Solis praised for her tenure as secretary of labor
U.S. Secretary of Labor Hilda Solis, who announced her resignation on Jan. 9, "brought urgently needed change to the Department of Labor, putting the U.S. government firmly on the side of working families," AFL-CIO president Richard Trumka says.
Solis became the first Latina to serve in a Cabinet when she joined the Obama administration in 2009. Before that, she served eight years in Congress.
President Obama called her "a tireless champion for working families." Over the last four years, he said, "Secretary Solis has been a critical member of my economic team as we have worked to recover from the worst economic downturn since the Great Depression and strengthen the economy for the middle class. Her efforts have helped train workers for the jobs of the future, protect workers' health and safety and put millions of Americans back to work."
Trumka praised Solis for making the Labor Department a place of safety and support for workers. "Secretary Solis's Department of Labor talks tough and acts tough on enforcement, workplace safety, wage and hour violations, and so many other vital services. Secretary Solis never lost sight of her own working-class roots, and she always put the values of working families at the center of everything she did. We hope that her successor will continue to be a powerful voice both within the Obama administration and across the country for all of America's workers."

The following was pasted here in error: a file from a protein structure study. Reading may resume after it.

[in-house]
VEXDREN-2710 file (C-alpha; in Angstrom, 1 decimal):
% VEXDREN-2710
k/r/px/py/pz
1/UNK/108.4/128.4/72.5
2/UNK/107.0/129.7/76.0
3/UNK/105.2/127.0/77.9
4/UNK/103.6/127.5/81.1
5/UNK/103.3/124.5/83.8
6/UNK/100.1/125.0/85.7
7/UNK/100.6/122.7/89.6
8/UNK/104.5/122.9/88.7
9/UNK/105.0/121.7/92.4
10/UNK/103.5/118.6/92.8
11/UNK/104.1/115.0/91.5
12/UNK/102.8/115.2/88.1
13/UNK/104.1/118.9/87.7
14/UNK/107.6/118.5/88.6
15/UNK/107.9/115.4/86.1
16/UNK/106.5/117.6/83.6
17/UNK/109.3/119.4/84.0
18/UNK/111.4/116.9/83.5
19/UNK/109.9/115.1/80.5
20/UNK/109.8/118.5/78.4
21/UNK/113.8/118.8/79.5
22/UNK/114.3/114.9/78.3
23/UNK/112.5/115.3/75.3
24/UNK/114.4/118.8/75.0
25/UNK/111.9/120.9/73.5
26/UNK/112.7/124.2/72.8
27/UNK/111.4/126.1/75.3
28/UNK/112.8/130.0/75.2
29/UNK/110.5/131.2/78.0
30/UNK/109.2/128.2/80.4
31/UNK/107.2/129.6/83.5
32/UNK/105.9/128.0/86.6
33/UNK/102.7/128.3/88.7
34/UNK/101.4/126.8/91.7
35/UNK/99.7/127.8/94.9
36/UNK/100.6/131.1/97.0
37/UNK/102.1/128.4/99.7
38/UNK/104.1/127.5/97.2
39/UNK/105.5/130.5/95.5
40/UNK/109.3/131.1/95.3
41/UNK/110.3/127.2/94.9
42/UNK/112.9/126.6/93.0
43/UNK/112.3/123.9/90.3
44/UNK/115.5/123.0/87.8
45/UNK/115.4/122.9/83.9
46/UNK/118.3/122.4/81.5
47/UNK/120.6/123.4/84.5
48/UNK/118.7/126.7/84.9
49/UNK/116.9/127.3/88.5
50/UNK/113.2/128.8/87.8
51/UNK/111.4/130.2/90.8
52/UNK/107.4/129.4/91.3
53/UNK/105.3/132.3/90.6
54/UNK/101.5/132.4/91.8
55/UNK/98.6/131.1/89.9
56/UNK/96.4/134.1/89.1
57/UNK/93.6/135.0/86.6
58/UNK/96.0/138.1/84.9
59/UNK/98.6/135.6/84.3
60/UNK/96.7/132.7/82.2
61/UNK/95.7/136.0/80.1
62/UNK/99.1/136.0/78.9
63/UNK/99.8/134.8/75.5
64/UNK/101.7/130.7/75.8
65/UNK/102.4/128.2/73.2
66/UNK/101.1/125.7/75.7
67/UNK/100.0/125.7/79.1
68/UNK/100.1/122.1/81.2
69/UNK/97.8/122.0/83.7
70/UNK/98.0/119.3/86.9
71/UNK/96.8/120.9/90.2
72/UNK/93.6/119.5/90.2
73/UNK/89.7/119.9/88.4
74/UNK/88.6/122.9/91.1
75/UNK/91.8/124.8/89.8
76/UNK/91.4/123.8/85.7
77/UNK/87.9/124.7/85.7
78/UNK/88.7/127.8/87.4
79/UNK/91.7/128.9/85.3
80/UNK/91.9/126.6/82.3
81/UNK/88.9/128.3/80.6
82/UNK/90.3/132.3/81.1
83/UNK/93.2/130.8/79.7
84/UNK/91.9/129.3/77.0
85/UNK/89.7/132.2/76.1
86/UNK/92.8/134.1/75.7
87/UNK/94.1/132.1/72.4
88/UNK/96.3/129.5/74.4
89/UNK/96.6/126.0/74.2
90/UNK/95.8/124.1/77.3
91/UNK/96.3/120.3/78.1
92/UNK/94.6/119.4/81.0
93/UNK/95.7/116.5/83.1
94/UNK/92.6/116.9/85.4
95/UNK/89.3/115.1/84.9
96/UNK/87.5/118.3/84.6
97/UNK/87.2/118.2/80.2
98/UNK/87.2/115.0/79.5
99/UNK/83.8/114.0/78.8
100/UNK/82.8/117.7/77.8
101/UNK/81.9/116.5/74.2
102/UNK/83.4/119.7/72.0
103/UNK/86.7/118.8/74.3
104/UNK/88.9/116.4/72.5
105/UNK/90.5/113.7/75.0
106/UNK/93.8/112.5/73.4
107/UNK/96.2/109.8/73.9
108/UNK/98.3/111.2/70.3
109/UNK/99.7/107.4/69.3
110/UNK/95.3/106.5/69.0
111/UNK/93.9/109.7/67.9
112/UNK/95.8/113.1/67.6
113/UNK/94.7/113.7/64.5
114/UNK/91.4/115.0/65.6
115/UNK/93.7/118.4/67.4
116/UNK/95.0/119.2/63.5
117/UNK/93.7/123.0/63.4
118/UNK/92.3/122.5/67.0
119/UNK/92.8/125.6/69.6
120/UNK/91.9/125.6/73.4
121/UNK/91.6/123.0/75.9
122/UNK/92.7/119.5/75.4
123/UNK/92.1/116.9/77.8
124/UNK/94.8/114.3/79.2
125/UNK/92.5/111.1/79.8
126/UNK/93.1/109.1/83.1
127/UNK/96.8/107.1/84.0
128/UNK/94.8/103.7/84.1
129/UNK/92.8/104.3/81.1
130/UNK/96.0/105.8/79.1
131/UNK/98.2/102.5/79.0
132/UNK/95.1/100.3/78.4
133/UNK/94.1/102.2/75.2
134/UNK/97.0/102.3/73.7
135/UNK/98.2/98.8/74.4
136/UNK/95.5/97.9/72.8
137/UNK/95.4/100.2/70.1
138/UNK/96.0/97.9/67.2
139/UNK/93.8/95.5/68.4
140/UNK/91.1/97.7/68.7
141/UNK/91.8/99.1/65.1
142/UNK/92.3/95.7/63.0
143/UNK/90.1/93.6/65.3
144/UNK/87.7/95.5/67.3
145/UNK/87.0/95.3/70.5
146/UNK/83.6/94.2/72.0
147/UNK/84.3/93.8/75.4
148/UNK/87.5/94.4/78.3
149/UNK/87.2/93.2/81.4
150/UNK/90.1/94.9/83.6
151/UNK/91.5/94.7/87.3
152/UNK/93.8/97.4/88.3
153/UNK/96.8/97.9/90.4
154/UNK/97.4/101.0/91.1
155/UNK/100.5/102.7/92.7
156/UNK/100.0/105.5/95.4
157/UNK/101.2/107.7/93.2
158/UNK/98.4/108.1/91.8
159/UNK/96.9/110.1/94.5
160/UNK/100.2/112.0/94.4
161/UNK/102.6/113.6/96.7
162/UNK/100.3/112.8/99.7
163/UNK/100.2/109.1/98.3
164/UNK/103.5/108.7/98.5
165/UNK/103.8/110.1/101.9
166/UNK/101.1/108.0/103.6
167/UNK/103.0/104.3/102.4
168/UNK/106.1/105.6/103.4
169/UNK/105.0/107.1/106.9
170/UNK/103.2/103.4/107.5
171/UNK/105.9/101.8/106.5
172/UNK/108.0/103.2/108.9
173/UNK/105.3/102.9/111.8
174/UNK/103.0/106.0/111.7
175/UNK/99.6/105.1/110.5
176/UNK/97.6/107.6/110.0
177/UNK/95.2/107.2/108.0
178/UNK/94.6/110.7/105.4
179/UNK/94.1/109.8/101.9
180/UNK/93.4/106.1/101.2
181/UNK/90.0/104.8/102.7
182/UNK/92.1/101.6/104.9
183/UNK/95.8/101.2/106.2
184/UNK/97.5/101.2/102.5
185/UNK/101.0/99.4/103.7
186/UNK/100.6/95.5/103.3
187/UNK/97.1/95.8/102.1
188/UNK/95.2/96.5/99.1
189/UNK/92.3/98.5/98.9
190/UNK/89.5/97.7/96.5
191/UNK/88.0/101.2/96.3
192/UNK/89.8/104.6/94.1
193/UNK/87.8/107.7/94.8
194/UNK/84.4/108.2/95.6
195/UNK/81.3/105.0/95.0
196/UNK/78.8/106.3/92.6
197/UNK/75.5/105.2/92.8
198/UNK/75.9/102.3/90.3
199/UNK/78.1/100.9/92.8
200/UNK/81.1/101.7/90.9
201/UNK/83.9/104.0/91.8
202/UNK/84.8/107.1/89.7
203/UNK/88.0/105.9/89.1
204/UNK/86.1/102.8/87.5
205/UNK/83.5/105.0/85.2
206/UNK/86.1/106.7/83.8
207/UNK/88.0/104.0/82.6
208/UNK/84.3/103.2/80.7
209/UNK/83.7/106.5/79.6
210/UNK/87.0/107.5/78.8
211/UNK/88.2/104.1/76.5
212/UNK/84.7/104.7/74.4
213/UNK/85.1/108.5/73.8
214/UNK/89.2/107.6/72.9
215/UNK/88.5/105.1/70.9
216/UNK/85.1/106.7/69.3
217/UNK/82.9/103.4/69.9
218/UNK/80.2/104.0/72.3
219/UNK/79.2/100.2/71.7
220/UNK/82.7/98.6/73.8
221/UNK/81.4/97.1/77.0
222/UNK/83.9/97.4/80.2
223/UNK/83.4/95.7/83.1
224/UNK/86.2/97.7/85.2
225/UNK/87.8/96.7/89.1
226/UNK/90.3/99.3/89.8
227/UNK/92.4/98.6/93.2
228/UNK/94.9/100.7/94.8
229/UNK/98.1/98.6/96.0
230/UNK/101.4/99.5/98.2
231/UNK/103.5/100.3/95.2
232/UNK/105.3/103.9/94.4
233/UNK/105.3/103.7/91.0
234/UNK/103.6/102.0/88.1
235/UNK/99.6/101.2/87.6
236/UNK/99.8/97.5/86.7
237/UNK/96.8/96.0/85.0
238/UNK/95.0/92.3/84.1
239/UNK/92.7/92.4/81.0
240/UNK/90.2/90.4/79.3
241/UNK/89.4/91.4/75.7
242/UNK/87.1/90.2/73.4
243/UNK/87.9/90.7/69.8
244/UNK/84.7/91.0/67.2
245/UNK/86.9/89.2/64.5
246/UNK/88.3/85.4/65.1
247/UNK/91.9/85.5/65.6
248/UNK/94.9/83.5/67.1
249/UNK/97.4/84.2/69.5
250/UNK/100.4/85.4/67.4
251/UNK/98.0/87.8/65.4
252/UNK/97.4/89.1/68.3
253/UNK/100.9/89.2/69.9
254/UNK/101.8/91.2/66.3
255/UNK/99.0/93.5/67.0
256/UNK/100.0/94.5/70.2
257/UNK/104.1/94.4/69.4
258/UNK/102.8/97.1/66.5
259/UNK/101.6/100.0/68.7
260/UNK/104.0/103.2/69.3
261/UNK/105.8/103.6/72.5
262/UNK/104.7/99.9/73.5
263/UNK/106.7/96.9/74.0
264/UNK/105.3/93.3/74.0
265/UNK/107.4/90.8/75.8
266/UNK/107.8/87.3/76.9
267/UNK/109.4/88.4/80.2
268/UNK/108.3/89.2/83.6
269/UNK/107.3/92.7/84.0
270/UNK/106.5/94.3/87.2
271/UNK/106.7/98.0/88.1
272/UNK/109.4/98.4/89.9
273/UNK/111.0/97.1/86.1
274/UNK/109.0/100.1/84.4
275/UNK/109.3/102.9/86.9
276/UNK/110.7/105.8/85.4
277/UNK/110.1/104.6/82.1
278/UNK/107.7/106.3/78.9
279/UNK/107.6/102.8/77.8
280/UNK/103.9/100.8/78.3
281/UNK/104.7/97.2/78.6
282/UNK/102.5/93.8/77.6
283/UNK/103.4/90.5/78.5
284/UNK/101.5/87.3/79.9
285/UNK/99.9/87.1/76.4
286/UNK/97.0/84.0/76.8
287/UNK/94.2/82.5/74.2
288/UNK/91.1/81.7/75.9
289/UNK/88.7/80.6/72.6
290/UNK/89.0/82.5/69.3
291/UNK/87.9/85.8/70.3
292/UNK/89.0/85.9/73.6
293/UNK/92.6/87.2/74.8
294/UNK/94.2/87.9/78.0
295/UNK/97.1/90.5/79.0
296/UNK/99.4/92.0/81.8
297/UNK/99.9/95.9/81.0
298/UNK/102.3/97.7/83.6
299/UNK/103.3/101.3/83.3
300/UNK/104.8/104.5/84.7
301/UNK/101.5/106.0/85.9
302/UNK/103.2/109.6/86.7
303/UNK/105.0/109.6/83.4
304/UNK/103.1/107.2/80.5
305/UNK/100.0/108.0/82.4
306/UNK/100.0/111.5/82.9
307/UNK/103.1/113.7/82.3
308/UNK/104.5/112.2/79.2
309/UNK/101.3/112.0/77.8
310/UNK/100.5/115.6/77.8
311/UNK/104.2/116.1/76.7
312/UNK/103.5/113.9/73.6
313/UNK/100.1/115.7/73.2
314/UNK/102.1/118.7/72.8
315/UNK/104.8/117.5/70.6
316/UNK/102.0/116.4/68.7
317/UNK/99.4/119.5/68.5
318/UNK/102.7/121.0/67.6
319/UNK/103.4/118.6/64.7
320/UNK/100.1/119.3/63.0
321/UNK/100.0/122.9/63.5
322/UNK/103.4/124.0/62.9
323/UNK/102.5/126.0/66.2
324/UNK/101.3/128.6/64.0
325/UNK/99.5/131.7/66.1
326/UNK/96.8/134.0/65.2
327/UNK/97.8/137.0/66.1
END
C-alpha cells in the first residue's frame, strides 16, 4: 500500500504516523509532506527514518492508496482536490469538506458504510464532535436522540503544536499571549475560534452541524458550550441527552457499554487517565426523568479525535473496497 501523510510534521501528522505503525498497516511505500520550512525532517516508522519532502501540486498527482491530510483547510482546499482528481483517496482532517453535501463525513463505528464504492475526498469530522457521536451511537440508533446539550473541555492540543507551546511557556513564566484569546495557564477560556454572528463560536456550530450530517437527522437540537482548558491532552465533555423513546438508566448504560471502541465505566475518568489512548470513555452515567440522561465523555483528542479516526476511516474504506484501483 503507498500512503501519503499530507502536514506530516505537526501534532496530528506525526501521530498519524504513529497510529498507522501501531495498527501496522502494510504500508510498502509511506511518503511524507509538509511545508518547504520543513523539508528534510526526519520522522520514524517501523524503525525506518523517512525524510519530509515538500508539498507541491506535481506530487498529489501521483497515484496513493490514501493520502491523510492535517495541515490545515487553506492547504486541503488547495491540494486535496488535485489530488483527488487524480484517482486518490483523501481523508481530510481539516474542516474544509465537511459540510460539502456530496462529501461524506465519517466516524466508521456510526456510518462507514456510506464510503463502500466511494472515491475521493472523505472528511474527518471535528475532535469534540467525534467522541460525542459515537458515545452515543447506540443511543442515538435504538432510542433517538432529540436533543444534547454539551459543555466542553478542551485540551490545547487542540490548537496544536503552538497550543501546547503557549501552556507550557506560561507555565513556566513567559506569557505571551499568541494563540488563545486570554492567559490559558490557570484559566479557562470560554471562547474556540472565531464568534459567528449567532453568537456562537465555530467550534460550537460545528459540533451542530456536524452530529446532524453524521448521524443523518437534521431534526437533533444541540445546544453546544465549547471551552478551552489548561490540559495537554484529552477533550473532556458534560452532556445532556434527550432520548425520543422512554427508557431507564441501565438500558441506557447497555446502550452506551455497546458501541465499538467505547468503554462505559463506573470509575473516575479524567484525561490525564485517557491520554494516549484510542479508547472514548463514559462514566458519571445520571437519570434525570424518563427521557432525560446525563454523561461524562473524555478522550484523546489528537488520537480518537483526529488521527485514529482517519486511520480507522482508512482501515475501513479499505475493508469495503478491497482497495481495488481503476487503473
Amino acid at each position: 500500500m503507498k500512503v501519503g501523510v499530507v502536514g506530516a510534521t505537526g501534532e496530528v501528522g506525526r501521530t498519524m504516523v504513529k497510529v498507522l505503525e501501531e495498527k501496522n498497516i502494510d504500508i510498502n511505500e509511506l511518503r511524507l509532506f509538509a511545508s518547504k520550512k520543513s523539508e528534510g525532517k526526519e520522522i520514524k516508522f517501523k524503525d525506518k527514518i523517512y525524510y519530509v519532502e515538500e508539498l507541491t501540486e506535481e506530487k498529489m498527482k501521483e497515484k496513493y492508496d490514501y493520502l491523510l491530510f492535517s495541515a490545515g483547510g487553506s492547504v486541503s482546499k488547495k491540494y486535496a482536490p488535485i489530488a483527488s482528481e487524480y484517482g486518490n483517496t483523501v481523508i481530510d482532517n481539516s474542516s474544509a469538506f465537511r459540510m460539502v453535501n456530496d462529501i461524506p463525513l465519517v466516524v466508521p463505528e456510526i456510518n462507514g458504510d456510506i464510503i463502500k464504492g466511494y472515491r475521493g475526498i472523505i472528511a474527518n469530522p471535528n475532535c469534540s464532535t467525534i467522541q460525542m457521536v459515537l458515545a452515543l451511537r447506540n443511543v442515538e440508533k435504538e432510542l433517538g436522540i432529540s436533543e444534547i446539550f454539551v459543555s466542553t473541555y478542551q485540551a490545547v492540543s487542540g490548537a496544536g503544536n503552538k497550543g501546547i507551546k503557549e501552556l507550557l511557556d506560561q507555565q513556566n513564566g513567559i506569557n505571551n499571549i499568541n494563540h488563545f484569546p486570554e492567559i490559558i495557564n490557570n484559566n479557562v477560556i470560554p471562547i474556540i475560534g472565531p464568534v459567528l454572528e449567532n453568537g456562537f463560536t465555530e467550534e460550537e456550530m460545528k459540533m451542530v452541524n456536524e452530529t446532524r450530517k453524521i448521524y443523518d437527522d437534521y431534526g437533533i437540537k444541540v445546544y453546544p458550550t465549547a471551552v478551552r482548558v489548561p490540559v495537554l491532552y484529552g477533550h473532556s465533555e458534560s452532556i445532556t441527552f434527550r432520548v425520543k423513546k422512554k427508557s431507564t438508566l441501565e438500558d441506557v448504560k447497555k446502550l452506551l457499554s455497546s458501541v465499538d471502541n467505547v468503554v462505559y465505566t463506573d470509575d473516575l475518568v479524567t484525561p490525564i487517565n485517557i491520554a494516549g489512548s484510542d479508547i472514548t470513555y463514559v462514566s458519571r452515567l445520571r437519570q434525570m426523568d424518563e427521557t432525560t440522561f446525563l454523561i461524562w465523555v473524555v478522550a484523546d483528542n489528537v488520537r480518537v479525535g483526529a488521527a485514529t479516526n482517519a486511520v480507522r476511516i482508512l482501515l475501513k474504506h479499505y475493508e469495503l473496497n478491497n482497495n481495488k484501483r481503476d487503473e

In her own statement, Solis said: "Growing up in a large Mexican-American family in La Puente, Calif., I never imagined that I would have the opportunity to serve in a president's Cabinet, let alone in the service of such an incredible leader. Because President Obama took very bold action, millions of Americans are back to work. There is still much to do, but we are well on the road to recovery, and middle-class Americans know the president is on their side. Together we have achieved extraordinary things, and I am so proud of our work on behalf of the nation's working families." [Dan Gursky, AFL-CIO, Associated Press]
January 10, 2013